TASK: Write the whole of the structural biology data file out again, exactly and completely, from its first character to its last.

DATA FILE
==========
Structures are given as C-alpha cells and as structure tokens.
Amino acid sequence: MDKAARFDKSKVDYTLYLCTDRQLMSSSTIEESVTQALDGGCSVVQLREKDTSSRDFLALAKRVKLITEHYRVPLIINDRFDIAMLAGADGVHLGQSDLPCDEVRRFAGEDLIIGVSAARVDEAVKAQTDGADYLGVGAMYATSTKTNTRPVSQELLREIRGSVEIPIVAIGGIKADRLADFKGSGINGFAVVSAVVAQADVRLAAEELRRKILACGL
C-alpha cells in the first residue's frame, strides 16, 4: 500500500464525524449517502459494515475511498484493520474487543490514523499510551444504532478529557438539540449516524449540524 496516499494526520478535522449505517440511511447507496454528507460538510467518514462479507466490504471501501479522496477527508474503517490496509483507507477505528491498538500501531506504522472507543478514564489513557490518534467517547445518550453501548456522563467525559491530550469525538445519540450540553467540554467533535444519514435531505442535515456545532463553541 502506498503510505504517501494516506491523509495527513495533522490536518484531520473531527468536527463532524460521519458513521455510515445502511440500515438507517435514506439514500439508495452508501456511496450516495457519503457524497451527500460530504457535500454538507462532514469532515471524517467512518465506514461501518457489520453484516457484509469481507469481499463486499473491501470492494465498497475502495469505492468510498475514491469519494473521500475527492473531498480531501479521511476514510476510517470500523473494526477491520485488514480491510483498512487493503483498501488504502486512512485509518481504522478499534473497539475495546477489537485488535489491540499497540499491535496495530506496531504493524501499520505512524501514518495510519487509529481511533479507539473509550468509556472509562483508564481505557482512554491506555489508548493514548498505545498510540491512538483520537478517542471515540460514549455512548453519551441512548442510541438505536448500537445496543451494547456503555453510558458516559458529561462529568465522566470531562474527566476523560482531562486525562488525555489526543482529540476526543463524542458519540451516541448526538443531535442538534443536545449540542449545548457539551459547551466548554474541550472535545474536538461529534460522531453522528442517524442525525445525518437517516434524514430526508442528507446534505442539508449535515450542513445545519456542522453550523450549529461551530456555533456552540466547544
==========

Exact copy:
Structures are given as C-alpha cells and as structure tokens.
Amino acid sequence: MDKAARFDKSKVDYTLYLCTDRQLMSSSTIEESVTQALDGGCSVVQLREKDTSSRDFLALAKRVKLITEHYRVPLIINDRFDIAMLAGADGVHLGQSDLPCDEVRRFAGEDLIIGVSAARVDEAVKAQTDGADYLGVGAMYATSTKTNTRPVSQELLREIRGSVEIPIVAIGGIKADRLADFKGSGINGFAVVSAVVAQADVRLAAEELRRKILACGL
C-alpha cells in the first residue's frame, strides 16, 4: 500500500464525524449517502459494515475511498484493520474487543490514523499510551444504532478529557438539540449516524449540524 496516499494526520478535522449505517440511511447507496454528507460538510467518514462479507466490504471501501479522496477527508474503517490496509483507507477505528491498538500501531506504522472507543478514564489513557490518534467517547445518550453501548456522563467525559491530550469525538445519540450540553467540554467533535444519514435531505442535515456545532463553541 502506498503510505504517501494516506491523509495527513495533522490536518484531520473531527468536527463532524460521519458513521455510515445502511440500515438507517435514506439514500439508495452508501456511496450516495457519503457524497451527500460530504457535500454538507462532514469532515471524517467512518465506514461501518457489520453484516457484509469481507469481499463486499473491501470492494465498497475502495469505492468510498475514491469519494473521500475527492473531498480531501479521511476514510476510517470500523473494526477491520485488514480491510483498512487493503483498501488504502486512512485509518481504522478499534473497539475495546477489537485488535489491540499497540499491535496495530506496531504493524501499520505512524501514518495510519487509529481511533479507539473509550468509556472509562483508564481505557482512554491506555489508548493514548498505545498510540491512538483520537478517542471515540460514549455512548453519551441512548442510541438505536448500537445496543451494547456503555453510558458516559458529561462529568465522566470531562474527566476523560482531562486525562488525555489526543482529540476526543463524542458519540451516541448526538443531535442538534443536545449540542449545548457539551459547551466548554474541550472535545474536538461529534460522531453522528442517524442525525445525518437517516434524514430526508442528507446534505442539508449535515450542513445545519456542522453550523450549529461551530456555533456552540466547544